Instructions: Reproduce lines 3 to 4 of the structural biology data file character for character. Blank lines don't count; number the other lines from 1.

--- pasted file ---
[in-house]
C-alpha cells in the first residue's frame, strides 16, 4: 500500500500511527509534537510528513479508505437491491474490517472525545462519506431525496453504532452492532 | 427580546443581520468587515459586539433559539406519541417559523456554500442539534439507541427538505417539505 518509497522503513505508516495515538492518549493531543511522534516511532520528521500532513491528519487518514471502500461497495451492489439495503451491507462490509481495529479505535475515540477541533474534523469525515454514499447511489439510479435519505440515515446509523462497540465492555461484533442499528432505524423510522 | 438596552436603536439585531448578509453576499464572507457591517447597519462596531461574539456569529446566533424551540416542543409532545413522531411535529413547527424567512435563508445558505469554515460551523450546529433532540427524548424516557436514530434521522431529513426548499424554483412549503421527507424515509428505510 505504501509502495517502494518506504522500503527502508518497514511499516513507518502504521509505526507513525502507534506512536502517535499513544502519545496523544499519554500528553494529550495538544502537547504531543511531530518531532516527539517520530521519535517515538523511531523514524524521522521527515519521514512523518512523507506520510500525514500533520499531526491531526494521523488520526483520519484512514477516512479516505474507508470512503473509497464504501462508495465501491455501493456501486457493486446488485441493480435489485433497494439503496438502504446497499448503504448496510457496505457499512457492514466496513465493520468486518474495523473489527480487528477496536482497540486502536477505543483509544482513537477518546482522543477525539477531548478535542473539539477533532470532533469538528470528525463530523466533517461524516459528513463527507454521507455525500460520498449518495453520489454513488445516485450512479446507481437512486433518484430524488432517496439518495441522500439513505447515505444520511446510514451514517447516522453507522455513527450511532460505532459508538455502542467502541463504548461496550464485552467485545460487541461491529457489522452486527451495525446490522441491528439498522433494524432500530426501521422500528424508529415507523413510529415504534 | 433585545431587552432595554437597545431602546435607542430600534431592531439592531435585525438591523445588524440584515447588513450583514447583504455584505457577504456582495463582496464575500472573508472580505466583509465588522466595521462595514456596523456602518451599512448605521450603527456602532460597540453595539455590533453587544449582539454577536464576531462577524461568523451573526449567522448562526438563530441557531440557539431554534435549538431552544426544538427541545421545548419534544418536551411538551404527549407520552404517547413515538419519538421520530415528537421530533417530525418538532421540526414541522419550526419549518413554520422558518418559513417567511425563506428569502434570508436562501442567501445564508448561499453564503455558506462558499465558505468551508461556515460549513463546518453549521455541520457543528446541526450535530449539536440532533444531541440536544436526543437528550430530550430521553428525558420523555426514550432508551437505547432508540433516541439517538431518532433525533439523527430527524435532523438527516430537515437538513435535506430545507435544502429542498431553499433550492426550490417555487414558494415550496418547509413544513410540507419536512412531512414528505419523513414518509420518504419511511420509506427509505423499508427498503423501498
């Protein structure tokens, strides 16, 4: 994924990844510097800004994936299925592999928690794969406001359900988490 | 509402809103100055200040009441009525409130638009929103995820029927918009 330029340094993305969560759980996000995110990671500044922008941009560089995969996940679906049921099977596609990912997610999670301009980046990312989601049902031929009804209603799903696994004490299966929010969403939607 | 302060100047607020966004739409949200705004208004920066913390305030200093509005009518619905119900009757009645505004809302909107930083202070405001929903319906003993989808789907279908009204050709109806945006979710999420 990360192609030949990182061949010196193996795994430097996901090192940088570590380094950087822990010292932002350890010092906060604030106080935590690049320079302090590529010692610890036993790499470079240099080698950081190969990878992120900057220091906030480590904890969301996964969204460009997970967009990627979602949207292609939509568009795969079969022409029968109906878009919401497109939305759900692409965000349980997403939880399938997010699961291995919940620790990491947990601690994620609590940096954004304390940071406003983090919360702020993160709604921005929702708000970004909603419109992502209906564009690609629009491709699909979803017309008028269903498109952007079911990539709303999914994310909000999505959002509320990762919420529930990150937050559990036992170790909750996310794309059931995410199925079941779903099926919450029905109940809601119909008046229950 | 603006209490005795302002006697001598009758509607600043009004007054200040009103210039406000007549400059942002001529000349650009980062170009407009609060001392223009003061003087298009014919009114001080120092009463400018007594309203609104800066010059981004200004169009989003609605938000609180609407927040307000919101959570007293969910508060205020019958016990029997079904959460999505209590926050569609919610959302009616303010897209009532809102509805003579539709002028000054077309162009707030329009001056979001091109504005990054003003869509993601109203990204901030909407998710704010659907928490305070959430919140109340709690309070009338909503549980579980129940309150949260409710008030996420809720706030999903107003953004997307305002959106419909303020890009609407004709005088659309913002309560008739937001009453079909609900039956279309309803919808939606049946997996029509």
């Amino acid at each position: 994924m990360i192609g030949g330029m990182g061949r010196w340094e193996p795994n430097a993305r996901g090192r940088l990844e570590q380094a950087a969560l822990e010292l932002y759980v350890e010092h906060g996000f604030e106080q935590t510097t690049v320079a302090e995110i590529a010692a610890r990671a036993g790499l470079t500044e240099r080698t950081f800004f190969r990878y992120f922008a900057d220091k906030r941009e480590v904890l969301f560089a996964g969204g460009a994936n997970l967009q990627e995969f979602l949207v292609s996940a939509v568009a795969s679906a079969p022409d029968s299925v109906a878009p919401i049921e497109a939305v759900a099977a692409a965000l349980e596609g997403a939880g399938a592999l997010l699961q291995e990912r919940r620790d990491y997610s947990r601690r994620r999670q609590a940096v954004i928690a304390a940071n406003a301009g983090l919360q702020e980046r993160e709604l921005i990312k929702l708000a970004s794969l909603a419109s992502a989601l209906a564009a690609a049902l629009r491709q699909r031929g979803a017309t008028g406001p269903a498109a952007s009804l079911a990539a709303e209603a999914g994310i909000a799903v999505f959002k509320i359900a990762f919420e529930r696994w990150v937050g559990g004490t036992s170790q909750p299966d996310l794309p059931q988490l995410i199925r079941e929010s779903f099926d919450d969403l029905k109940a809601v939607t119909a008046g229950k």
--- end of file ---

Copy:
């Protein structure tokens, strides 16, 4: 994924990844510097800004994936299925592999928690794969406001359900988490 | 509402809103100055200040009441009525409130638009929103995820029927918009 330029340094993305969560759980996000995110990671500044922008941009560089995969996940679906049921099977596609990912997610999670301009980046990312989601049902031929009804209603799903696994004490299966929010969403939607 | 302060100047607020966004739409949200705004208004920066913390305030200093509005009518619905119900009757009645505004809302909107930083202070405001929903319906003993989808789907279908009204050709109806945006979710999420 990360192609030949990182061949010196193996795994430097996901090192940088570590380094950087822990010292932002350890010092906060604030106080935590690049320079302090590529010692610890036993790499470079240099080698950081190969990878992120900057220091906030480590904890969301996964969204460009997970967009990627979602949207292609939509568009795969079969022409029968109906878009919401497109939305759900692409965000349980997403939880399938997010699961291995919940620790990491947990601690994620609590940096954004304390940071406003983090919360702020993160709604921005929702708000970004909603419109992502209906564009690609629009491709699909979803017309008028269903498109952007079911990539709303999914994310909000999505959002509320990762919420529930990150937050559990036992170790909750996310794309059931995410199925079941779903099926919450029905109940809601119909008046229950 | 603006209490005795302002006697001598009758509607600043009004007054200040009103210039406000007549400059942002001529000349650009980062170009407009609060001392223009003061003087298009014919009114001080120092009463400018007594309203609104800066010059981004200004169009989003609605938000609180609407927040307000919101959570007293969910508060205020019958016990029997079904959460999505209590926050569609919610959302009616303010897209009532809102509805003579539709002028000054077309162009707030329009001056979001091109504005990054003003869509993601109203990204901030909407998710704010659907928490305070959430919140109340709690309070009338909503549980579980129940309150949260409710008030996420809720706030999903107003953004997307305002959106419909303020890009609407004709005088659309913002309560008739937001009453079909609900039956279309309803919808939606049946997996029509």
């Amino acid at each position: 994924m990360i192609g030949g330029m990182g061949r010196w340094e193996p795994n430097a993305r996901g090192r940088l990844e570590q380094a950087a969560l822990e010292l932002y759980v350890e010092h906060g996000f604030e106080q935590t510097t690049v320079a302090e995110i590529a010692a610890r990671a036993g790499l470079t500044e240099r080698t950081f800004f190969r990878y992120f922008a900057d220091k906030r941009e480590v904890l969301f560089a996964g969204g460009a994936n997970l967009q990627e995969f979602l949207v292609s996940a939509v568009a795969s679906a079969p022409d029968s299925v109906a878009p919401i049921e497109a939305v759900a099977a692409a965000l349980e596609g997403a939880g399938a592999l997010l699961q291995e990912r919940r620790d990491y997610s947990r601690r994620r999670q609590a940096v954004i928690a304390a940071n406003a301009g983090l919360q702020e980046r993160e709604l921005i990312k929702l708000a970004s794969l909603a419109s992502a989601l209906a564009a690609a049902l629009r491709q699909r031929g979803a017309t008028g406001p269903a498109a952007s009804l079911a990539a709303e209603a999914g994310i909000a799903v999505f959002k509320i359900a990762f919420e529930r696994w990150v937050g559990g004490t036992s170790q909750p299966d996310l794309p059931q988490l995410i199925r079941e929010s779903f099926d919450d969403l029905k109940a809601v939607t119909a008046g229950k």